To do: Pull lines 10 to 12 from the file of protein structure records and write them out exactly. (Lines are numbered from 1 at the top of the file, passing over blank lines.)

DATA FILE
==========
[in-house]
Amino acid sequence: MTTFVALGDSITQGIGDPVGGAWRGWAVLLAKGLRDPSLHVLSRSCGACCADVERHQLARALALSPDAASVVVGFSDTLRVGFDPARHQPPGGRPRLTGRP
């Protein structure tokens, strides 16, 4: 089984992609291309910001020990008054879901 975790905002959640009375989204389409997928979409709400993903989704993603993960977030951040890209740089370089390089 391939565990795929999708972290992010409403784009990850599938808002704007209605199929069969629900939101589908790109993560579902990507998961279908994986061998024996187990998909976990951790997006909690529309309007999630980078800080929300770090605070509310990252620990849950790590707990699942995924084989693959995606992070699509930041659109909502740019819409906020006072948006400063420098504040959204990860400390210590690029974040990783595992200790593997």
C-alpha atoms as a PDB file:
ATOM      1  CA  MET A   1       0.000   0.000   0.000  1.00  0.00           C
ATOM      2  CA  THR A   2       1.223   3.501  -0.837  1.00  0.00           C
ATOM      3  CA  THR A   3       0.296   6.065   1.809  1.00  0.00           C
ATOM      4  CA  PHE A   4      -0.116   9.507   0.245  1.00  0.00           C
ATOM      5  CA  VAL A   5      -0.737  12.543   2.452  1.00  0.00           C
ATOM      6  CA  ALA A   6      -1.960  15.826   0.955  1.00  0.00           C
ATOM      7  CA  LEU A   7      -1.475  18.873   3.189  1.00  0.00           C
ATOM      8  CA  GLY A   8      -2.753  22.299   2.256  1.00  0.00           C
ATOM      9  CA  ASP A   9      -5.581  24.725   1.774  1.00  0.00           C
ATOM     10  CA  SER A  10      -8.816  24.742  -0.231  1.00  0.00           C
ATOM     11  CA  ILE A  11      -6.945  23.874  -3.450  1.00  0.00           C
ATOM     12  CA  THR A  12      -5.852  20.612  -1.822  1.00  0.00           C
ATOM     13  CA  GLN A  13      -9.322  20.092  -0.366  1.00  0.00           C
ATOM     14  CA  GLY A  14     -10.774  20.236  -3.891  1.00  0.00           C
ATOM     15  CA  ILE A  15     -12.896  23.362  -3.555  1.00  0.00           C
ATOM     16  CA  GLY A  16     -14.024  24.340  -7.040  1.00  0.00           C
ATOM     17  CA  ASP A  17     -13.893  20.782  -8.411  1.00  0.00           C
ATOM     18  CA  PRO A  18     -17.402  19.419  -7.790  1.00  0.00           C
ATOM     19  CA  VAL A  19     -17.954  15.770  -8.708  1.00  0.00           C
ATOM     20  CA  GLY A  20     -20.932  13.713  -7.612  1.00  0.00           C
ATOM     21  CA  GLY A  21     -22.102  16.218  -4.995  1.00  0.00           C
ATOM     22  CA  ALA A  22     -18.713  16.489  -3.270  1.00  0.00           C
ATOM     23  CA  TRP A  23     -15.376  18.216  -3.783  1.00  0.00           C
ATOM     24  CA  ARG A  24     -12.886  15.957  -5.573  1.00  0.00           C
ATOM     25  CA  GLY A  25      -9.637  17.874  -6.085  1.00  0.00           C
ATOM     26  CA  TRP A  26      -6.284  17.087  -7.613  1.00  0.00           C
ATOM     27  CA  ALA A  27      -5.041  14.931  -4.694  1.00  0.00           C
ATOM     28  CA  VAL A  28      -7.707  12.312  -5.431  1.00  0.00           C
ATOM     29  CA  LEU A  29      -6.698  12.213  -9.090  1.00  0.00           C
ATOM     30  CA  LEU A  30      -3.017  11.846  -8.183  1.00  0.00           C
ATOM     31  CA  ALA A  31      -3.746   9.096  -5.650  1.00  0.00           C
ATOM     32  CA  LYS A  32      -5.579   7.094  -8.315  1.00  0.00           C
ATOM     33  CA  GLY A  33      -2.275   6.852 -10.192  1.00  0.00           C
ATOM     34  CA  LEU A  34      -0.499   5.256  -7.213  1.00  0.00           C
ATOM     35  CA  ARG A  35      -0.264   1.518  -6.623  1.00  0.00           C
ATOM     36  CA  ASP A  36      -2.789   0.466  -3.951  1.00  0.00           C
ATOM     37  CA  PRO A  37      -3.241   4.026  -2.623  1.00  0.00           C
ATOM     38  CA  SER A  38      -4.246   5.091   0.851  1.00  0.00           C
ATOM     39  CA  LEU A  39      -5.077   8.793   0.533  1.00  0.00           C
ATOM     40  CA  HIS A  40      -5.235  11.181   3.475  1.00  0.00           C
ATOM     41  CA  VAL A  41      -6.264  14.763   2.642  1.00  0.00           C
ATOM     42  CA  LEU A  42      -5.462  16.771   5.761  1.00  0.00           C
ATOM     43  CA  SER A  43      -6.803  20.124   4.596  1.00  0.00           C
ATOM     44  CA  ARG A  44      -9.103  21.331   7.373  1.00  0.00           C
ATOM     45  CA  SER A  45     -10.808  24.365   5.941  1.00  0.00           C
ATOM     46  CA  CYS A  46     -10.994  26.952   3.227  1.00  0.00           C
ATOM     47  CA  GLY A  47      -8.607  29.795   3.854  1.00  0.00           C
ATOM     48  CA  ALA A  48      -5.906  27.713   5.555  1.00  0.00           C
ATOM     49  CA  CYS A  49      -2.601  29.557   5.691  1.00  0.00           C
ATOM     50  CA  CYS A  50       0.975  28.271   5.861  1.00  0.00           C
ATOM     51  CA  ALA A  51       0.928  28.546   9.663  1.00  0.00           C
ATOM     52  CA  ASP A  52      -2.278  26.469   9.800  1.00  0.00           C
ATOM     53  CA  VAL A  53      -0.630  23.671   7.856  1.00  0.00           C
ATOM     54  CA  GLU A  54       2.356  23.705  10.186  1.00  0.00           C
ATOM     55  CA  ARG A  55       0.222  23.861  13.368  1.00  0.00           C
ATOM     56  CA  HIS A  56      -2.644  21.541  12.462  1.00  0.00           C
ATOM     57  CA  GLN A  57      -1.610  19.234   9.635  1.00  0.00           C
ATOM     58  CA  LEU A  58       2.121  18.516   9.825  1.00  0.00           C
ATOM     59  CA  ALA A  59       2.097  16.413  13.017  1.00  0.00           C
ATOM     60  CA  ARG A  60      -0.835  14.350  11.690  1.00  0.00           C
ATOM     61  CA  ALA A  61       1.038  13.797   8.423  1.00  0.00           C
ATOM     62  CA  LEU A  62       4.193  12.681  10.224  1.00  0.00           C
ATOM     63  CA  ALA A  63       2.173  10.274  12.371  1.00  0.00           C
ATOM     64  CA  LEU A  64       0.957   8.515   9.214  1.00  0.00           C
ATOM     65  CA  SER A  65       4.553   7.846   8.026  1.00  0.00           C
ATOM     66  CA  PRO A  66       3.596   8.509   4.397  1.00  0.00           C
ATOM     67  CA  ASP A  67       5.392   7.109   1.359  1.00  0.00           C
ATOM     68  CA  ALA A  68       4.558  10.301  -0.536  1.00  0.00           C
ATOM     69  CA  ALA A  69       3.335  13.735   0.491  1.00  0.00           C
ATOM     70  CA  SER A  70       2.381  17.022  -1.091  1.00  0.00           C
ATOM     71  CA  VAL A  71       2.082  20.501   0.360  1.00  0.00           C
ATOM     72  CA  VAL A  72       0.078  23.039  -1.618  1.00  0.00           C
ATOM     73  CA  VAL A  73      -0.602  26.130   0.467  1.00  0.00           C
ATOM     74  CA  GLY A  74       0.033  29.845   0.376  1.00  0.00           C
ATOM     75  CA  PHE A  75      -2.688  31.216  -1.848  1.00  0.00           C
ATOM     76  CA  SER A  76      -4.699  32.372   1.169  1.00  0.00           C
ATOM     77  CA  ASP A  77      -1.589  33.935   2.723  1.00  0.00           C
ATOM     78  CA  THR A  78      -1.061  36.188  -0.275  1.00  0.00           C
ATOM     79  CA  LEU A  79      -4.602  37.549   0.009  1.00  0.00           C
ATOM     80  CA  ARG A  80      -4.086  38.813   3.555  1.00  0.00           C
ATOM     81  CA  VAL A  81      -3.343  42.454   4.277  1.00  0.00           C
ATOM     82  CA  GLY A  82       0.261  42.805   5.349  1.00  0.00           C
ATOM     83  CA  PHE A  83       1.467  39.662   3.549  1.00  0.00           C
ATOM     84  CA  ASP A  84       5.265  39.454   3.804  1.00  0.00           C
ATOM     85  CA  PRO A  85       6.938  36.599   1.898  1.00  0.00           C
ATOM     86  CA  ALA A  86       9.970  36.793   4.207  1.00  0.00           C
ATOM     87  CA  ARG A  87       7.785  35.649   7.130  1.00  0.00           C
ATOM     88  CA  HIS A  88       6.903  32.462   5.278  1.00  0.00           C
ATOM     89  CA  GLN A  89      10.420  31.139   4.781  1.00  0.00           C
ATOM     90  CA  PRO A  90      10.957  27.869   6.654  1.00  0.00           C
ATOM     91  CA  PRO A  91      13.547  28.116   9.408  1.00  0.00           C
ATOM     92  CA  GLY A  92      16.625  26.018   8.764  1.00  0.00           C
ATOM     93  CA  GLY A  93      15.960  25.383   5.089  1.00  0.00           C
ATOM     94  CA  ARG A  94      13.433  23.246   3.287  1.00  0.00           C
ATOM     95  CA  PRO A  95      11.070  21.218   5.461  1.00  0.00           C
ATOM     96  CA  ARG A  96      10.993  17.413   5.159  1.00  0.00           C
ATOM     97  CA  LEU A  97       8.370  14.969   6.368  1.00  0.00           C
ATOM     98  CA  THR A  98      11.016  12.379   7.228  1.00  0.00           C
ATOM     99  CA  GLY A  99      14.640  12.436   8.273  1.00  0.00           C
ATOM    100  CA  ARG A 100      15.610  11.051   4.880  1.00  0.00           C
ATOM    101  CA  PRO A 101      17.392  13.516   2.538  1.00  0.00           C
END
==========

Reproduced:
ATOM      6  CA  ALA A   6      -1.960  15.826   0.955  1.00  0.00           C
ATOM      7  CA  LEU A   7      -1.475  18.873   3.189  1.00  0.00           C
ATOM      8  CA  GLY A   8      -2.753  22.299   2.256  1.00  0.00           C